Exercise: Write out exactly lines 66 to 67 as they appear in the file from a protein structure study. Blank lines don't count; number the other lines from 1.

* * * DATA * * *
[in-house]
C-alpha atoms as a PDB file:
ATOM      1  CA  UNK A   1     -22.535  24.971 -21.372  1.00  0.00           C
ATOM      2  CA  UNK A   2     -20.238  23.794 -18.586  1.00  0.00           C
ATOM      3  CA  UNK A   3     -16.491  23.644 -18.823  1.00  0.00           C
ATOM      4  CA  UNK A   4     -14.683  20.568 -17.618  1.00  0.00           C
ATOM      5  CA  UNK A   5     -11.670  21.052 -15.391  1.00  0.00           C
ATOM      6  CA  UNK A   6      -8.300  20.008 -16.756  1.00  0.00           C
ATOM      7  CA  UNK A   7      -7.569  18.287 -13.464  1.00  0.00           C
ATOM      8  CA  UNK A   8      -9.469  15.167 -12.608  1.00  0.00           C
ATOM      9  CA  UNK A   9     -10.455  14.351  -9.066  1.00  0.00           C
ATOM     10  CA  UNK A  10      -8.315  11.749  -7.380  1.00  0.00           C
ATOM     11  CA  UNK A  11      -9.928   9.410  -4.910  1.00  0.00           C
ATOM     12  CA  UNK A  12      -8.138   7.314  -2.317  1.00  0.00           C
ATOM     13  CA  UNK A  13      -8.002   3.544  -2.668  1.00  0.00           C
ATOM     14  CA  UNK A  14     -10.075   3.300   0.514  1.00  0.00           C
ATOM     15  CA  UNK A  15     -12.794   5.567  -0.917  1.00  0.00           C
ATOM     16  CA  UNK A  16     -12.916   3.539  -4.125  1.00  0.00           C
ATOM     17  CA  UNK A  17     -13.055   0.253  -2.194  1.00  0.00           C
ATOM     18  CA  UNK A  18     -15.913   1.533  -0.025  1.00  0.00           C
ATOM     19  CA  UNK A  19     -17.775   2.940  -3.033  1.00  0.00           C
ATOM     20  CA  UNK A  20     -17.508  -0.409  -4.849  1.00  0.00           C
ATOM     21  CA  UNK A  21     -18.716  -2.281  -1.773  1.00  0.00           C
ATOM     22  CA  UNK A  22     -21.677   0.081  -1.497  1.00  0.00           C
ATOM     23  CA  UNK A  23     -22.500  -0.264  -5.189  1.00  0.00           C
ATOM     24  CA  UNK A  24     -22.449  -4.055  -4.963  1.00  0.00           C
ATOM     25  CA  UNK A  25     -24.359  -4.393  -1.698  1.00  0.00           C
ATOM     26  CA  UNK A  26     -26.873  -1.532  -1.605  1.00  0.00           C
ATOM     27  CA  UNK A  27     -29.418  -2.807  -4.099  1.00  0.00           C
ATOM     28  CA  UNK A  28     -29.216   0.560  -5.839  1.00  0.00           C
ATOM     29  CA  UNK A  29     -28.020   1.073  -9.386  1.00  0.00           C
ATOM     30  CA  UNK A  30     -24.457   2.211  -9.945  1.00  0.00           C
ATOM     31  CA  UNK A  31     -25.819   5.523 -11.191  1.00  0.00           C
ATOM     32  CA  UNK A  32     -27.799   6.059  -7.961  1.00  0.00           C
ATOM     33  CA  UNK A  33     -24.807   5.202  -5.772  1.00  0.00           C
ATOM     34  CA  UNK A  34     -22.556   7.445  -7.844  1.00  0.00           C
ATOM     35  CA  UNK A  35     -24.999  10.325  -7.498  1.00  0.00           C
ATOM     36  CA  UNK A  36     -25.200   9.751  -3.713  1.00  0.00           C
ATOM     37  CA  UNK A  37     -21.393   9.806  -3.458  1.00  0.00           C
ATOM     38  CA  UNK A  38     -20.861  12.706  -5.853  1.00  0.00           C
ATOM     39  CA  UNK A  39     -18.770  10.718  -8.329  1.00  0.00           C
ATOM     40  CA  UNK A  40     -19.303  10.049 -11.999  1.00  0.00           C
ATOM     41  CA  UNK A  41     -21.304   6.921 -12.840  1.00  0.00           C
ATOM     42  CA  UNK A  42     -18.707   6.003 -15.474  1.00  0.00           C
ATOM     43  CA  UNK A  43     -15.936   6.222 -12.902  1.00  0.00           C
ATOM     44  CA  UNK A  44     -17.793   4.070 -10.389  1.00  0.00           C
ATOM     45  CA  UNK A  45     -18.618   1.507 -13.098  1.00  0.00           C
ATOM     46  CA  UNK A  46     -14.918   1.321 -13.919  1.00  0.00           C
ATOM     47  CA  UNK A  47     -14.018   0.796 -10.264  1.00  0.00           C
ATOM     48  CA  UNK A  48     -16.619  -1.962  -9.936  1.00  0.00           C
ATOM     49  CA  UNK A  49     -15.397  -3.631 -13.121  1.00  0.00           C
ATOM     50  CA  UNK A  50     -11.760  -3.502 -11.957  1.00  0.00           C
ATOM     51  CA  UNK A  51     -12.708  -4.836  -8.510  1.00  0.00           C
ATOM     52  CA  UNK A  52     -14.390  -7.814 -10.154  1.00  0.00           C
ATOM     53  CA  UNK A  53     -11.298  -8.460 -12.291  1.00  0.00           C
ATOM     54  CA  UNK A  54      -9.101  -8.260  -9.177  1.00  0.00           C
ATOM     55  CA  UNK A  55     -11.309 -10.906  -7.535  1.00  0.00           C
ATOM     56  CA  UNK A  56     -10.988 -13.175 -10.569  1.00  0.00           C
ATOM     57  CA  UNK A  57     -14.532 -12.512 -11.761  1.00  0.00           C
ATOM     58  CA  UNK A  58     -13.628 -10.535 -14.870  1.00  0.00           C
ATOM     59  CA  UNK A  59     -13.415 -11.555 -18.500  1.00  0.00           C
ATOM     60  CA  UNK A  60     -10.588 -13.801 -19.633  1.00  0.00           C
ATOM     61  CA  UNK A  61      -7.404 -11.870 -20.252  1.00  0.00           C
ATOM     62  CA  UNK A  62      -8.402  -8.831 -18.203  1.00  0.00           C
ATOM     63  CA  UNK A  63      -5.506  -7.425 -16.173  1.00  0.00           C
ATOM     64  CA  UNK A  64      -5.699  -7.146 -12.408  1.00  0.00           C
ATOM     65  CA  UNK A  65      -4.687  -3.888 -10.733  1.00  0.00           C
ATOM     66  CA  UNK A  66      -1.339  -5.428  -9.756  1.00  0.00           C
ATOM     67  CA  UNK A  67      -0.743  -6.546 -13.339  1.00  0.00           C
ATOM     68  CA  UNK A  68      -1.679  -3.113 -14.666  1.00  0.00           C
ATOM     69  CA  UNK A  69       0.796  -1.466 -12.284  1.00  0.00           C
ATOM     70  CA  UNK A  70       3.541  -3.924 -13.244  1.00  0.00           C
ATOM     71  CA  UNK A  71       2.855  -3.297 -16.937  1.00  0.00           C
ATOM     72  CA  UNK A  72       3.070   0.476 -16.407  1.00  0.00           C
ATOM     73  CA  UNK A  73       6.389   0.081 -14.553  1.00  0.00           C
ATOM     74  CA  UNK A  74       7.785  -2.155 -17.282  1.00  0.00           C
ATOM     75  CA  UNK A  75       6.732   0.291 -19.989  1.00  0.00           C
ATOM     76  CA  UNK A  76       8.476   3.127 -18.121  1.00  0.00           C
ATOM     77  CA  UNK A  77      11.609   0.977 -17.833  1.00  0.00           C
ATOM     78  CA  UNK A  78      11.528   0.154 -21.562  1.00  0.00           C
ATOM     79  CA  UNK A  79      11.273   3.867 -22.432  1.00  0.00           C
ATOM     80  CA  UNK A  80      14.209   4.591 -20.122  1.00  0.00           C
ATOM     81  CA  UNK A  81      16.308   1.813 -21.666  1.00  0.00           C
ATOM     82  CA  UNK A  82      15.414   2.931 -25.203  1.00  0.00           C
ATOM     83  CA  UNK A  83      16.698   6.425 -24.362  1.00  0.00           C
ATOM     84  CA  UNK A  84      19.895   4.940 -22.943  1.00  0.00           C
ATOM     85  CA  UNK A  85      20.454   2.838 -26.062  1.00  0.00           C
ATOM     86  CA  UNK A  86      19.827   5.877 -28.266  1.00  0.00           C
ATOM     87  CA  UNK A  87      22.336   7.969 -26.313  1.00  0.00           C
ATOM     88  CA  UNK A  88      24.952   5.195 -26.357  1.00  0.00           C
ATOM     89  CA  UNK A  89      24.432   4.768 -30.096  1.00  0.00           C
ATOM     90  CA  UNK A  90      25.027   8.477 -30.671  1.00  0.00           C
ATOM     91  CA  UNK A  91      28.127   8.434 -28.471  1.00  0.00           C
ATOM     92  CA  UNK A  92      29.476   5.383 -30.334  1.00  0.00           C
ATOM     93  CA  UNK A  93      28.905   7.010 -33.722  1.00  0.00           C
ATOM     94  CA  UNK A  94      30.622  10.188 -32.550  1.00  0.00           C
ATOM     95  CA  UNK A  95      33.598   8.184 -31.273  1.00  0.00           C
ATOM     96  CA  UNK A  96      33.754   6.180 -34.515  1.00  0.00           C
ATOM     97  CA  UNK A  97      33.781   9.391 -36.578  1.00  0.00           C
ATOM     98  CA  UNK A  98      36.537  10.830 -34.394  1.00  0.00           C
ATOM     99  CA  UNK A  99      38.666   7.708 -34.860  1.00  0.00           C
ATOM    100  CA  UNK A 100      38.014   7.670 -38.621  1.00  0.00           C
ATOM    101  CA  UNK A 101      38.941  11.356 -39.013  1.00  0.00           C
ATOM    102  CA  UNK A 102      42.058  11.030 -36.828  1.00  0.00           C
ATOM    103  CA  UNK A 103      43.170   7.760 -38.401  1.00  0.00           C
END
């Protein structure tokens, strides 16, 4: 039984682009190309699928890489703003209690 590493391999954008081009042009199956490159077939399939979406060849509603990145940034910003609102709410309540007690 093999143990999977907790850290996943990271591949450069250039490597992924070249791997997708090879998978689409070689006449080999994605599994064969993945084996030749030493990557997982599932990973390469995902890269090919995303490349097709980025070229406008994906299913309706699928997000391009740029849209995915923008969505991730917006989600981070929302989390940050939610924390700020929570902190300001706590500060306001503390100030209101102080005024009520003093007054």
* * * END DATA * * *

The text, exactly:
ATOM     64  CA  UNK A  64      -5.699  -7.146 -12.408  1.00  0.00           C
ATOM     65  CA  UNK A  65      -4.687  -3.888 -10.733  1.00  0.00           C